Online learning: South Australian Winter Rainfall—Deciding when to drench and what drench to use

This strategy describes when to use strategic drenches and how to decide when tactical/therapeutic drenches are needed.

Structured reading

For those who like to see all the information and simply read through it in order. Each heading is a link to a page of information—the dot point provides a summary of the page.

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South Australian Winter Rainfall: When to test and when to drench
The times for routine worm testing and drenching in this region. Not all testing or drenching is routine; other times to do these are recommended by the Drench Decision Guide, according to details you provide about your mob of sheep.

South Australian Winter Rainfall: Drench Decision Guide
This tool recommends whether a mob should be drenched, the length of protection warranted and when to worm test again. It is your day-to-day tool on drenching decisions that should be used in conjunction with the annual program of routine testing and drenching times.

The DDG tool steers you through a series of questions about your sheep; choose the answer that applies to your mob (or make up your own scenario).

Question and answer

For those who prefer a problem based approach to learning, answer the following questions.
Each of the questions below links further down the page to the answers.

Questions:

  1. What is the purpose of a strategic drench?
  2. Which classes of sheep receive a routine (strategic) drench, and when?
  3. When is a summer drench given and to what classes of sheep?
  4. The online Drench Decision Guide (DDG) for Western Australia assists you to decide whether a mob of sheep should be drenched now and when to test again. Open the DDG and answer the questions it offers based on the scenario (from below) that you are using. Try at least three of the following scenarios.
  • Weaners in May that received a combo drench into a prepared winter weaner paddock about a month ago, less than 5% are scouring, an egg count shows 80 epg.
  • Weaners in late January that were drenched with Monepantel at weaning in early December. There are no signs of scouring and they look healthy.
  • Ewes in November. No drench was required before lambing. About 15% are scouring.
  • Ewes received a first summer BZ/LEV/ML drench in early December, it is now mid January. Summer has been unusually wet. Sheep are not scouring but a couple of ewes were found dead in the paddock and others are lagging during mustering.
  • Late-lambing ewes in good condition just prior to being moved to their lambing paddock. A worm egg count shows 350 epg.
  • Lambs just about to be weaned, they look well-grown with no obvious signs of worms.

Answers:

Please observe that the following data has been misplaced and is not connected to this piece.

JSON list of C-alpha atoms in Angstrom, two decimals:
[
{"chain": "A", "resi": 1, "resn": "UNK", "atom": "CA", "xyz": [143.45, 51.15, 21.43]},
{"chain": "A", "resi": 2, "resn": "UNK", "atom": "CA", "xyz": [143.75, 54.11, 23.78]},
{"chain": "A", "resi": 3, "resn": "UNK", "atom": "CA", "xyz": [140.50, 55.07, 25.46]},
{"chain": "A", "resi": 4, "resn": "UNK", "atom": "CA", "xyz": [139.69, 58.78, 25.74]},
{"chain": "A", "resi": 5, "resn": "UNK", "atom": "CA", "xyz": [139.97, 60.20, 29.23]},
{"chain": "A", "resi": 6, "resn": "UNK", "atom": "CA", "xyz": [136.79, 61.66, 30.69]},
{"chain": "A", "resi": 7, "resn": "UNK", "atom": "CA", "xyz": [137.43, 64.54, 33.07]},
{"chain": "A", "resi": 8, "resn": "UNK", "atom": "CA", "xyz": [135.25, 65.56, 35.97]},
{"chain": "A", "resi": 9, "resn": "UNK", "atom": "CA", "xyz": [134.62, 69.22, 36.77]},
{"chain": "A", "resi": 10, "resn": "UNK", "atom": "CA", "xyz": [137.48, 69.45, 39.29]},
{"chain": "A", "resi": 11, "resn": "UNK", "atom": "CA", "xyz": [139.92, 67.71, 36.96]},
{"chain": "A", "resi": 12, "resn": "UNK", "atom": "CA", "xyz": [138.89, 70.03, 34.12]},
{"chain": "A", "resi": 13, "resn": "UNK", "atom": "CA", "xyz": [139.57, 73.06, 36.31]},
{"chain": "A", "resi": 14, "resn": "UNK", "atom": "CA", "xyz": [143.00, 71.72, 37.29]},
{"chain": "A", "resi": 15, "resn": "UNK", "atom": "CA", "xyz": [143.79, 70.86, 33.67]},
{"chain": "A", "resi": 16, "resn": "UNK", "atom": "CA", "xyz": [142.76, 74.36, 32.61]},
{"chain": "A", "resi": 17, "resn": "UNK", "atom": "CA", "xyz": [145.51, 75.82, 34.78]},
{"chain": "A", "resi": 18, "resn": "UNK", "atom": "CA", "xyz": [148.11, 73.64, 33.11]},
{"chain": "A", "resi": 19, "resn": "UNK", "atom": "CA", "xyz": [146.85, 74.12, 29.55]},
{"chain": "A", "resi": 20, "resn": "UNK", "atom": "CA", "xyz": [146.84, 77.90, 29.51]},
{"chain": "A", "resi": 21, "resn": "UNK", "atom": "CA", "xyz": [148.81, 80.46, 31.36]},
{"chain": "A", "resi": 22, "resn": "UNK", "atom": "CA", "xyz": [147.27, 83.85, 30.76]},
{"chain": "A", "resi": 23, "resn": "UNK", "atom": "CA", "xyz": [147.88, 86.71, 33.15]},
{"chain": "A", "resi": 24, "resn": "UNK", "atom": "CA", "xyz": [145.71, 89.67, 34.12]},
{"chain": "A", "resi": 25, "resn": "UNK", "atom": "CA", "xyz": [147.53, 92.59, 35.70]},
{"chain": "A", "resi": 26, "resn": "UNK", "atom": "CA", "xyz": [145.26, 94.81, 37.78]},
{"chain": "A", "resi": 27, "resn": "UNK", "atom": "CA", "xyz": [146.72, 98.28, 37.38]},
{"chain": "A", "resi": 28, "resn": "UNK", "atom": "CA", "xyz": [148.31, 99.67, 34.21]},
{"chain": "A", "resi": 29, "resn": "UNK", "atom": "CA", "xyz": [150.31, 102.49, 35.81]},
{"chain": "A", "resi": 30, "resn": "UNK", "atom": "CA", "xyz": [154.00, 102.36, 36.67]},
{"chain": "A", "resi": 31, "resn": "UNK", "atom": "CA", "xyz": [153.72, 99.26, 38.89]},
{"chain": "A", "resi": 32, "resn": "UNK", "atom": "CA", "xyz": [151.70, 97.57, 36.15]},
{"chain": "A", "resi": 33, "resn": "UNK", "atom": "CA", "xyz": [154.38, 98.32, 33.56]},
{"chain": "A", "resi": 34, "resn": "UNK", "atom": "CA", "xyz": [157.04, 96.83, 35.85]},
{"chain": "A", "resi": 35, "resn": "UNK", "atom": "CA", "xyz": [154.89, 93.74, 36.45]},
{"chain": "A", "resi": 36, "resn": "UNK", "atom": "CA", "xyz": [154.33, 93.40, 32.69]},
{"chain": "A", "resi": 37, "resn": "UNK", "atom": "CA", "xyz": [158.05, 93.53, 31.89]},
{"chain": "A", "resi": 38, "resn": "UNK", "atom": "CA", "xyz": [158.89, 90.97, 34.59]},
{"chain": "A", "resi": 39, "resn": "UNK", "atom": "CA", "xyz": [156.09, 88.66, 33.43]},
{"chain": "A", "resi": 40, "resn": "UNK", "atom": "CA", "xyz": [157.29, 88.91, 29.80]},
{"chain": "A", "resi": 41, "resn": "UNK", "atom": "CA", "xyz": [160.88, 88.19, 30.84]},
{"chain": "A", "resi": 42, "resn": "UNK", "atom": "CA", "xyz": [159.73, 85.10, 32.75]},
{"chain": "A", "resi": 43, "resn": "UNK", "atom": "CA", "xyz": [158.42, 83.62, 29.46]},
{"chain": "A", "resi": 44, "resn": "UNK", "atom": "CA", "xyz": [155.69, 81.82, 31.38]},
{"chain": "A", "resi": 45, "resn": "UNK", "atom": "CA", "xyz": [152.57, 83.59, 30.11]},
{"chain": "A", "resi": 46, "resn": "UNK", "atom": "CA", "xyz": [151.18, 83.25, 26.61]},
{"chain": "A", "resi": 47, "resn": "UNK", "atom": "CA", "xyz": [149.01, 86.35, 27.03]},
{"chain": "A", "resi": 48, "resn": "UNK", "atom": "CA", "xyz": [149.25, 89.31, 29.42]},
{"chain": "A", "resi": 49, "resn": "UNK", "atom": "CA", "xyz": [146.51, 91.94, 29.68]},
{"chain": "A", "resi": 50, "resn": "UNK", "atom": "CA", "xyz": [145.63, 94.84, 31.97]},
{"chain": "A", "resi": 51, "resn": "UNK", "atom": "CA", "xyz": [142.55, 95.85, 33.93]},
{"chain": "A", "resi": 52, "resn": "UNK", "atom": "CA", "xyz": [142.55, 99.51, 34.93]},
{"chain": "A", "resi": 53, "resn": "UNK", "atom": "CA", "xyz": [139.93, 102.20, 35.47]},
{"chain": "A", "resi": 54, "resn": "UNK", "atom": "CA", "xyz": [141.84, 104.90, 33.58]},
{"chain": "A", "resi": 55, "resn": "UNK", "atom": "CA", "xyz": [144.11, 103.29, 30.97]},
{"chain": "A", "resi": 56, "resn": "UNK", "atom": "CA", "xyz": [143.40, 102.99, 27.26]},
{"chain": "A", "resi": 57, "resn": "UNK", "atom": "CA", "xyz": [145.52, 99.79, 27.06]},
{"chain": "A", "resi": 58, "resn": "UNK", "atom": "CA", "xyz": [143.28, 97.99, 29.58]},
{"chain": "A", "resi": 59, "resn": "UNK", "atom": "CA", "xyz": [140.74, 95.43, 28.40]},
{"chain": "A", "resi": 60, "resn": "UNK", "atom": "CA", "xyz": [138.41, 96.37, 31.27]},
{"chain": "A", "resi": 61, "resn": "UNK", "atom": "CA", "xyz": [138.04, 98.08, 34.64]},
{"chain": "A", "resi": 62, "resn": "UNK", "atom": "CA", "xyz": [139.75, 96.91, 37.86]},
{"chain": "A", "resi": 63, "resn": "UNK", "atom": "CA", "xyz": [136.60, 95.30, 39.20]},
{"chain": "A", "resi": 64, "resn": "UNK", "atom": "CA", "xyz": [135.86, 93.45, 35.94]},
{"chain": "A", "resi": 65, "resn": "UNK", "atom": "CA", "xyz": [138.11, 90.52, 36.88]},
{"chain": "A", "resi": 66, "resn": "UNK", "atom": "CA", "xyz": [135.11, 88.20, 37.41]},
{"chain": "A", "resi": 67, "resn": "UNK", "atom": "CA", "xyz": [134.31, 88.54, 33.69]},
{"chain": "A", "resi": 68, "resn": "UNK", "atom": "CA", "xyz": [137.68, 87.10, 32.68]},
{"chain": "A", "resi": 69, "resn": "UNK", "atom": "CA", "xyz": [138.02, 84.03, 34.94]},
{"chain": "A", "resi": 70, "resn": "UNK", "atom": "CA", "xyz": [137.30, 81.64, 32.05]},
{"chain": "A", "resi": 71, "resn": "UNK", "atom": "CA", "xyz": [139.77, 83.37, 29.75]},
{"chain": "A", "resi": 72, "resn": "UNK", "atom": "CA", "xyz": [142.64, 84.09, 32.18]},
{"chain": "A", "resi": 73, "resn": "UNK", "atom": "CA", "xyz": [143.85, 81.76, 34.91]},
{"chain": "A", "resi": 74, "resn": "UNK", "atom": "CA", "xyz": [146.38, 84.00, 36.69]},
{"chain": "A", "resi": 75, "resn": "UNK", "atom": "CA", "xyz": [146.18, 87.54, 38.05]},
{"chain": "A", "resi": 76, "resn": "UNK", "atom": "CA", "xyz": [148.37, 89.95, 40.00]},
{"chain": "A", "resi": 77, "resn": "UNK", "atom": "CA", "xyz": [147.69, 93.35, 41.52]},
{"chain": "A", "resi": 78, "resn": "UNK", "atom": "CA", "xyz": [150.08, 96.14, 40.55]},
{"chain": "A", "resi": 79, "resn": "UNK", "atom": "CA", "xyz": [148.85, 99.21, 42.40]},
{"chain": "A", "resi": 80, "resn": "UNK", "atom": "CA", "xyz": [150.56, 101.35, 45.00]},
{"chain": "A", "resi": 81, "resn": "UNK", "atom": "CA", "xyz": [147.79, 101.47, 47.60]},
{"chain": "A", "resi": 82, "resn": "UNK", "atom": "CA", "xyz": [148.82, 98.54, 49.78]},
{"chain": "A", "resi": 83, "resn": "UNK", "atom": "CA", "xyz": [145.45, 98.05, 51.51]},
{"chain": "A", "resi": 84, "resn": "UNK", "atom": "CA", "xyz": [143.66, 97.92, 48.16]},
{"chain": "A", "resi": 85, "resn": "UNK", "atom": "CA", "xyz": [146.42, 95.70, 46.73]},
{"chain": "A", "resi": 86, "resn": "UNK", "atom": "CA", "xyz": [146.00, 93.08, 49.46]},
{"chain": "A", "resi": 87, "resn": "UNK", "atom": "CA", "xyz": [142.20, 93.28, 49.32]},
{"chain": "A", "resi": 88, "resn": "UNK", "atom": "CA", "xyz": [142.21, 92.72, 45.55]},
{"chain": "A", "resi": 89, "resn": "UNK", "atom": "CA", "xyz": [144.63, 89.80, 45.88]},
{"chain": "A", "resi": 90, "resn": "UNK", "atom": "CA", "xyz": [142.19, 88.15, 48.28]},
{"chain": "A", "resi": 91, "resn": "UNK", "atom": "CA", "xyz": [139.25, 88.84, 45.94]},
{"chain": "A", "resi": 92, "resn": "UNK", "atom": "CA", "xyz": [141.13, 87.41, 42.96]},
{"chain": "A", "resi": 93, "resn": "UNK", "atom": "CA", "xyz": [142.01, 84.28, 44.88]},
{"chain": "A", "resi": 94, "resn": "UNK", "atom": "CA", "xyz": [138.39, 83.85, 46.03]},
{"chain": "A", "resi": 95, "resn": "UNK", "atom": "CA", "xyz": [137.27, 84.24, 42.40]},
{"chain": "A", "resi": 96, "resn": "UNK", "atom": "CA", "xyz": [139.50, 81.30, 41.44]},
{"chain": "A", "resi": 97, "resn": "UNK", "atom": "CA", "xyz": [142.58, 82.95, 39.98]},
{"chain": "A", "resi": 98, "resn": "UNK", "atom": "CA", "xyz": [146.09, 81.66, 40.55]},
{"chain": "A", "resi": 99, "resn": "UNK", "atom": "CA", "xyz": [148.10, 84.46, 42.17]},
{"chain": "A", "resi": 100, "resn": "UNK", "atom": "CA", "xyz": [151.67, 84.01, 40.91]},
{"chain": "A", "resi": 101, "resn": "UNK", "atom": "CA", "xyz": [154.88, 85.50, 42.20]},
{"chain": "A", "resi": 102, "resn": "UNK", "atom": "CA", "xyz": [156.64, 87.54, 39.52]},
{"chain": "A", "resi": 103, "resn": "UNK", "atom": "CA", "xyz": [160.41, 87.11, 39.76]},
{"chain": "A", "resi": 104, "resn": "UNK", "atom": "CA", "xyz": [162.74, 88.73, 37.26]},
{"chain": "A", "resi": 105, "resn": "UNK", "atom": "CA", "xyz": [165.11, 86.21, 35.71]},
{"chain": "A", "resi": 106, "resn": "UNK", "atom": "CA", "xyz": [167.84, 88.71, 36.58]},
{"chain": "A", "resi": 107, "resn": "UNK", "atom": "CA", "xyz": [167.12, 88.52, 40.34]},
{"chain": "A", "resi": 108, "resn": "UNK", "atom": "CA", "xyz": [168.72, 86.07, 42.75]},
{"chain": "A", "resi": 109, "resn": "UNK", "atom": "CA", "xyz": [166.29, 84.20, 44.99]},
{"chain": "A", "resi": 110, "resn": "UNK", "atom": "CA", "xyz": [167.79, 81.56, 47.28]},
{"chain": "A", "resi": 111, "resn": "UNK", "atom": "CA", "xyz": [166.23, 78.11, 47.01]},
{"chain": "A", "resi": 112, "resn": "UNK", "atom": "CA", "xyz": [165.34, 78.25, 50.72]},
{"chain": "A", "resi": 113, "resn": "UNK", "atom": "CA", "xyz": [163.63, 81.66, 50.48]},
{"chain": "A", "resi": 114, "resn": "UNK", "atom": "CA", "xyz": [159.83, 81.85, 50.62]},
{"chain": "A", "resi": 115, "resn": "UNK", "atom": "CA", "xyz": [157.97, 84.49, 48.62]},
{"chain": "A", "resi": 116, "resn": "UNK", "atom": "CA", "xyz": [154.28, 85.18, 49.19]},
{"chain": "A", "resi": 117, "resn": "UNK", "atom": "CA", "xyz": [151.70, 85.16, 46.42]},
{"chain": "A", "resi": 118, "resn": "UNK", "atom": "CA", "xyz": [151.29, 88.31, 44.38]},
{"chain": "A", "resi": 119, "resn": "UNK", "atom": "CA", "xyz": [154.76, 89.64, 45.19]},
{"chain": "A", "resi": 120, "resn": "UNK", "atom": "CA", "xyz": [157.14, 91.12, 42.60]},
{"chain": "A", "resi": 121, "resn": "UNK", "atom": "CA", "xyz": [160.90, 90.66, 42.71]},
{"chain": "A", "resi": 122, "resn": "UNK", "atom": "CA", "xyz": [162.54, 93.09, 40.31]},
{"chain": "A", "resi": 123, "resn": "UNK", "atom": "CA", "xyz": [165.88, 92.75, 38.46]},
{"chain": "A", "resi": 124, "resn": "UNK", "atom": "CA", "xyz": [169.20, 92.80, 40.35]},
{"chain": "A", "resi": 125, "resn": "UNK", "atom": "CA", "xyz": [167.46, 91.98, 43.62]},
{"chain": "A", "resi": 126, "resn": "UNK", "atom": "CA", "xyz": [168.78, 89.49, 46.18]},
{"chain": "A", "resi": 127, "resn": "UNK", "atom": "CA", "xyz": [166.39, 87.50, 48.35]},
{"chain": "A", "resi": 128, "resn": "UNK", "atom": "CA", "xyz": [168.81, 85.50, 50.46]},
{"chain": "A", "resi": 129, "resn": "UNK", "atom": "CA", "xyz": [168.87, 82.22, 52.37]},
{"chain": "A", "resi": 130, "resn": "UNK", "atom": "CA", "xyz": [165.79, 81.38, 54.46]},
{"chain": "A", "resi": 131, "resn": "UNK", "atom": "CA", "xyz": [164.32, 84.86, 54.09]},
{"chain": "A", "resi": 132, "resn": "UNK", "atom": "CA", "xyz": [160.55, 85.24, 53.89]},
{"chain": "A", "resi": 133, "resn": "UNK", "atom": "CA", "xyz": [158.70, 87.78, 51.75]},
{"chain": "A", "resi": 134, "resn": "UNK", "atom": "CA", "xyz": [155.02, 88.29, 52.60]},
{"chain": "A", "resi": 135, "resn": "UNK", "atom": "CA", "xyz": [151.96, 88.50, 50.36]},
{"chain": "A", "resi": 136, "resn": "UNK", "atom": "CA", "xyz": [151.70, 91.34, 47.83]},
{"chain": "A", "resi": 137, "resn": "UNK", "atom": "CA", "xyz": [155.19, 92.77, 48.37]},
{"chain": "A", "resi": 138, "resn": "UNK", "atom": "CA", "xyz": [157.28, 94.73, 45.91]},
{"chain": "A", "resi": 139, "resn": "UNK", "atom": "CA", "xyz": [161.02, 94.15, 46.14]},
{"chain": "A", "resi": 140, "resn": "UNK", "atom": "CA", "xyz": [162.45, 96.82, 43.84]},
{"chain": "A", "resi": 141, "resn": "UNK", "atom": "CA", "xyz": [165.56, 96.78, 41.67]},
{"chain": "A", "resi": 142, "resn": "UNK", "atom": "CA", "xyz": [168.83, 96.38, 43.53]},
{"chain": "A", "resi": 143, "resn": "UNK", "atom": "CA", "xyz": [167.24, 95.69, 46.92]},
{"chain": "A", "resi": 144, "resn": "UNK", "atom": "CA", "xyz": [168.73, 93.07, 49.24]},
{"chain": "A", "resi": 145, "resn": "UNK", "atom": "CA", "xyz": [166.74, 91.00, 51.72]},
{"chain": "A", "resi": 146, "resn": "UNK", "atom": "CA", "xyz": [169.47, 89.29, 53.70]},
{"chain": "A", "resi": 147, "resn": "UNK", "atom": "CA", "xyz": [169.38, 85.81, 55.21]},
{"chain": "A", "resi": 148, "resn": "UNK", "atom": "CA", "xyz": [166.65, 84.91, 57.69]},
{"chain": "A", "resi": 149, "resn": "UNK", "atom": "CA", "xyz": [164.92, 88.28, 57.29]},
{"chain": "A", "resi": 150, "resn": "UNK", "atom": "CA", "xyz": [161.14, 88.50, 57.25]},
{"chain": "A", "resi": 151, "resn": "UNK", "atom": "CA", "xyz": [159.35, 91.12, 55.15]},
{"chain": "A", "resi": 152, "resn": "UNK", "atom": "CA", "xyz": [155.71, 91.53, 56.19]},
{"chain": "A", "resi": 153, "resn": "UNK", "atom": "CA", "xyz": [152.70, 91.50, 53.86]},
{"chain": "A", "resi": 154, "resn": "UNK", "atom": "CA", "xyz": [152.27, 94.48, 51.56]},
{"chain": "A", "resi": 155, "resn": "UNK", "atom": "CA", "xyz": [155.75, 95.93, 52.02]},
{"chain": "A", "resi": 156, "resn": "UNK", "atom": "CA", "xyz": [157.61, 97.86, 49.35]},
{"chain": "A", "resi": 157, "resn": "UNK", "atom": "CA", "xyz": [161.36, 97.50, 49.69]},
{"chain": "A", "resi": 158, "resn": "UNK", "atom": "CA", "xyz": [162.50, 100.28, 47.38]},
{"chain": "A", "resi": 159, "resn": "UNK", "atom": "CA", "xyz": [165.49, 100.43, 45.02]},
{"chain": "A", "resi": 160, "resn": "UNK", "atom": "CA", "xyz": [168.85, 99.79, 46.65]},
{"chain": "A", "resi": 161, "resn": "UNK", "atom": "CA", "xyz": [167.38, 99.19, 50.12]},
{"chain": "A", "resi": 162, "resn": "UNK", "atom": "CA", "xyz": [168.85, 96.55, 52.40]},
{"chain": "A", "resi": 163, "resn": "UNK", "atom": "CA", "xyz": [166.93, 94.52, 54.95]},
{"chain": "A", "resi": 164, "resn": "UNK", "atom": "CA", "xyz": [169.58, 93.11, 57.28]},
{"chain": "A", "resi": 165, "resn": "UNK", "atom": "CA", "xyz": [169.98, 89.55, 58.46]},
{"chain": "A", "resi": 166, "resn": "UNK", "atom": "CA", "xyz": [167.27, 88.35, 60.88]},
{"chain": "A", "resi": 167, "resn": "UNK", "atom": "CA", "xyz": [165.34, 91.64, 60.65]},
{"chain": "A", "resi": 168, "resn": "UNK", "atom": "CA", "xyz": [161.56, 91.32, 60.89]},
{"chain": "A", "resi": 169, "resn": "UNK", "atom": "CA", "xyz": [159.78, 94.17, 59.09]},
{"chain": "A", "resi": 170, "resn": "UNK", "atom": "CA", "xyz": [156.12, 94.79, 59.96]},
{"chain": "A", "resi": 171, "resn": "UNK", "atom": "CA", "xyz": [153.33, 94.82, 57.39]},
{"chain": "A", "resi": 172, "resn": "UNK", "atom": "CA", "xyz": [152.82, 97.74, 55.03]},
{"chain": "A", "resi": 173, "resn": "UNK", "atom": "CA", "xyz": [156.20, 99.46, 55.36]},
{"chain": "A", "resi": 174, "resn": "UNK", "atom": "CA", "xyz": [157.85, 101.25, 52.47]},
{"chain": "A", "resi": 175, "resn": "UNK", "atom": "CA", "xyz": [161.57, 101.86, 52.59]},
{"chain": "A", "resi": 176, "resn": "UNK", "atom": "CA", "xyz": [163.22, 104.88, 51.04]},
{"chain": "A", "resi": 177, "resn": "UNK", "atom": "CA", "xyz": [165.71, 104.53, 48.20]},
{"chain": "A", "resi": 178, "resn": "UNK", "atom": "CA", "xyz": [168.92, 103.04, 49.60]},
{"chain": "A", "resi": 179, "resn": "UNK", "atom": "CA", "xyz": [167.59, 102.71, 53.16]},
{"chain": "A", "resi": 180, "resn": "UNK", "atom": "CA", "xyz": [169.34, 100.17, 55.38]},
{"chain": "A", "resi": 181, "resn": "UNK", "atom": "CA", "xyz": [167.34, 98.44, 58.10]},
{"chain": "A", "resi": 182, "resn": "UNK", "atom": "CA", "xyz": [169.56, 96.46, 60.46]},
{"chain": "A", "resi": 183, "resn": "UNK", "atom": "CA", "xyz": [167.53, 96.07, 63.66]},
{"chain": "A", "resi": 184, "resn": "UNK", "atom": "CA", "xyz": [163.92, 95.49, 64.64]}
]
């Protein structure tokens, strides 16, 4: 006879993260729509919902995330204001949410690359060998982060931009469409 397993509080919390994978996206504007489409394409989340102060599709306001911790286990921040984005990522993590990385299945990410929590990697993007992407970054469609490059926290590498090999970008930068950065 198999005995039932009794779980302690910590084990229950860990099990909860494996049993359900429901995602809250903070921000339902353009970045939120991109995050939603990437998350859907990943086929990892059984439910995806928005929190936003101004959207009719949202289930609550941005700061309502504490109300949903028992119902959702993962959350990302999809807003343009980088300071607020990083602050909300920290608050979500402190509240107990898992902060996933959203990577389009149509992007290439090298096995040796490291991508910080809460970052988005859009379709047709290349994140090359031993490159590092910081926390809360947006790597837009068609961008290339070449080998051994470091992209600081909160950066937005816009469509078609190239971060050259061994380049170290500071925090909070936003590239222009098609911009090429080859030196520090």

You can also click on each question below to go to WormBoss pages with related information.

1. What is the purpose of a strategic drench?

Strategic drench: a drench given at a critical time to sheep that are susceptible to worm infection (e.g. weaners and pre-lambing ewes) and also given at times to reduce worm larval contamination of a pasture grazed by the drenched sheep over the following weeks or months. The sheep themselves may have had a low worm egg count at the time of this pre-emptive treatment.

2. Which classes of sheep receive a routine (strategic) drench, and when?

South-East

  • Lambs at weaning.
  • Working rams pre-joining
  • The ‘summer drench’ (Late November/December, 2–3 weeks after the feed has dried, but before Christmas)

Higher Rainfall Mediterranean

  • Lambs at weaning.

  • Working rams pre-joining
  • There are no routine drenches for breeding ewes in this zone.

Lower Rainfall Mediterranean

  • Working rams pre-joining
  • There are no other routine drenches in this zone

3. Are long-acting drenches used frequently in South Australia? 

Note: Long-acting drenches are rarely required in South Australia. Unless professionally advised, use an effective short-acting drench when treating for worms. Where treatment for barber’s pole worm is also required, broad spectrum drenches are generally effective as drench resistance in barber’s pole worm is as yet uncommon in South Australia. However, this may be changing in areas where sheep have been introduced from interstate, locations where barber’s pole worm is more common.

4. The online Drench Decision Guide (DDG) for South Australia assists you to decide whether a mob of sheep should be drenched now and when to test again. Open the DDG and answer the questions it offers based on the scenario (from below) that you are using. Try at least three of the following scenarios.

  • Weaners in May that received a combo drench into a prepared winter weaner paddock about a month ago, less than 5% are scouring, an egg count shows 80 epg.
  • Weaners in late January that were drenched with Monepantel at weaning in early December. There are no signs of scouring and they look healthy.
  • Ewes in November. No drench was required before lambing. About 15% are scouring.
  • Ewes received a first summer BZ/LEV/ML drench in early December, it is now mid January. Summer has been unusually wet. Sheep are not scouring but a couple of ewes were found dead in the paddock and others are lagging during mustering.
  • Late-lambing ewes in good condition just prior to being moved to their lambing paddock. A worm egg count shows 350 epg.
  • Lambs just about to be weaned, they look well-grown with no obvious signs of worms.

 


Links to the learning topics for South Australian Winter Rainfall

  1. Introduction
  2. Grazing management
  3. Breeding for worm resistance
  4. Worm testing
  5. Drenching (you are currently on this page)
  6. Drench resistance management
  7. Sheep worms